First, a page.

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Promoting Sustainable and Responsible Business in Asia and the Pacific

The Role of Government

image of Promoting Sustainable and Responsible Business in Asia and the Pacific
This policy-oriented paper identifies initiatives that policy-makers in the Asia Pacific region should duly consider for promoting CSR practices, at both the regional and national levels, and spanning domestic SMEs to large MNEs. The initiatives are diverse in focus and scope, although there is one common denominator: virtually none can be enacted by government alone. Any initiative to promote sustainable and responsible business needs to be sustainable in itself, and that in turn necessitates the active engagement and tangible inputs of the business community.

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CSR promotion activities that have been pursued by governments and related agencies thus far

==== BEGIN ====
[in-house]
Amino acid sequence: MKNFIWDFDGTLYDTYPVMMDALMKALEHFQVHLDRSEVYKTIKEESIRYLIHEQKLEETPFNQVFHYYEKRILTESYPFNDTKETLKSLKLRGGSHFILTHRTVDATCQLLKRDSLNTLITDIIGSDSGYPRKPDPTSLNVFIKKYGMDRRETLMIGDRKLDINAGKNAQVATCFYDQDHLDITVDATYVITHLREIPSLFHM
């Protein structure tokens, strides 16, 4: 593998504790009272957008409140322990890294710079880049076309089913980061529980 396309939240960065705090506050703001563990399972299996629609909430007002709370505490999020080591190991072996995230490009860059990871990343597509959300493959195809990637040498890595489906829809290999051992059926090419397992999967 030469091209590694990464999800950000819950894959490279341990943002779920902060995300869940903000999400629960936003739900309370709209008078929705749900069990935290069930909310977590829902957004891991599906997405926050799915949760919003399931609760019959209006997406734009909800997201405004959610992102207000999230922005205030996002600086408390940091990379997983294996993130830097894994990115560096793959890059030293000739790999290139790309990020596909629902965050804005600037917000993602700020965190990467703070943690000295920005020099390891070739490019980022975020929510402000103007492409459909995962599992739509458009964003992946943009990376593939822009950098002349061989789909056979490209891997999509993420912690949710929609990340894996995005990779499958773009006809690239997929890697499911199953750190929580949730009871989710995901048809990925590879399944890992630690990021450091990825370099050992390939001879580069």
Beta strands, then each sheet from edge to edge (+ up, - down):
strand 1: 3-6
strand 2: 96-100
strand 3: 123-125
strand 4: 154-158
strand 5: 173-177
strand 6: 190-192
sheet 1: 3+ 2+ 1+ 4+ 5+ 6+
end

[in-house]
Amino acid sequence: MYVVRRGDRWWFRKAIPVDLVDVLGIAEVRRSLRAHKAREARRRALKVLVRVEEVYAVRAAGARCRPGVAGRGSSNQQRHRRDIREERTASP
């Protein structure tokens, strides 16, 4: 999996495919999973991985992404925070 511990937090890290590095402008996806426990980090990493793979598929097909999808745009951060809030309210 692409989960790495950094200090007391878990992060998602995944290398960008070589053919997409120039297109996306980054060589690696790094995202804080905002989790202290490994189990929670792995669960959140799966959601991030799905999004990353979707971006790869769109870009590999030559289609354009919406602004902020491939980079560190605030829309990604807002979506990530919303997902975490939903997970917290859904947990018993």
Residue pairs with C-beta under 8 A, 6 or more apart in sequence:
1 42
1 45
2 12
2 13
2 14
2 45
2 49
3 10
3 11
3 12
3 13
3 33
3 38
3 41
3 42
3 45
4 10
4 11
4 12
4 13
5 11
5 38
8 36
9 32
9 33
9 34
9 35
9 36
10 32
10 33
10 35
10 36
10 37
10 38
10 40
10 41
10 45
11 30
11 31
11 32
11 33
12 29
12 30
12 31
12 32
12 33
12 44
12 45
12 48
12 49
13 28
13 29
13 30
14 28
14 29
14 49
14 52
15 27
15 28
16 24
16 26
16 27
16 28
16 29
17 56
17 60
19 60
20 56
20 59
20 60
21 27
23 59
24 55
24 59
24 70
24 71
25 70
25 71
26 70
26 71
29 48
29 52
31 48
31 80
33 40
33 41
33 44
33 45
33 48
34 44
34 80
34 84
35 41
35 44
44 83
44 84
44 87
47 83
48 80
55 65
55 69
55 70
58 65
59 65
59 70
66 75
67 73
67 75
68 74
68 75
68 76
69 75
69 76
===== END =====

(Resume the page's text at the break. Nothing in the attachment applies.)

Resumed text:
As other analyses have noted before now, the kinds of CSR promotion activities that governments pursue tend to fall into one of the following five categories of intervention: i) as a vision leader; ii) as a leader by example and CSR ‘endorser’; iii) as a facilitator; iv) as a catalyst or partner; or v) as a conventional regulator (also sometimes referred to as ‘mandating’). Figures 2 and 3, below, provide broadly similar representations of these categories, with some indicative examples. In terms of a vision leader, Bhutan’s ‘Gross National Happiness’ Commission is perhaps one of the most ambitious examples at present, with its attempt to mainstream sustainable development issues throughout all policy-making, including those policies and regulations pertaining to business activity. In terms of a leader and endorser, numerous governments run national award programmes intended to raise awareness of CSR and publicly commend those companies that have made the biggest strides in this field. As a facilitator, there is much that government agencies can do to promote CSR through various capacity building initiatives, stimulating market demand, and linking CSR practices to its own procurement policies, and other fields where government agencies – such as export credit bodies – interact closely with business. As a catalyst or partner, governments often have resources that can be directed towards CSR-related projects, including publicprivate partnership (PPP) projects of various kinds. Finally, as a conventional regulator, Malaysia introduced in 2008 a law that effectively obliges all publicly traded companies to report annually on their CSR activities. Some of these are profiled in more detail in chapter 5.

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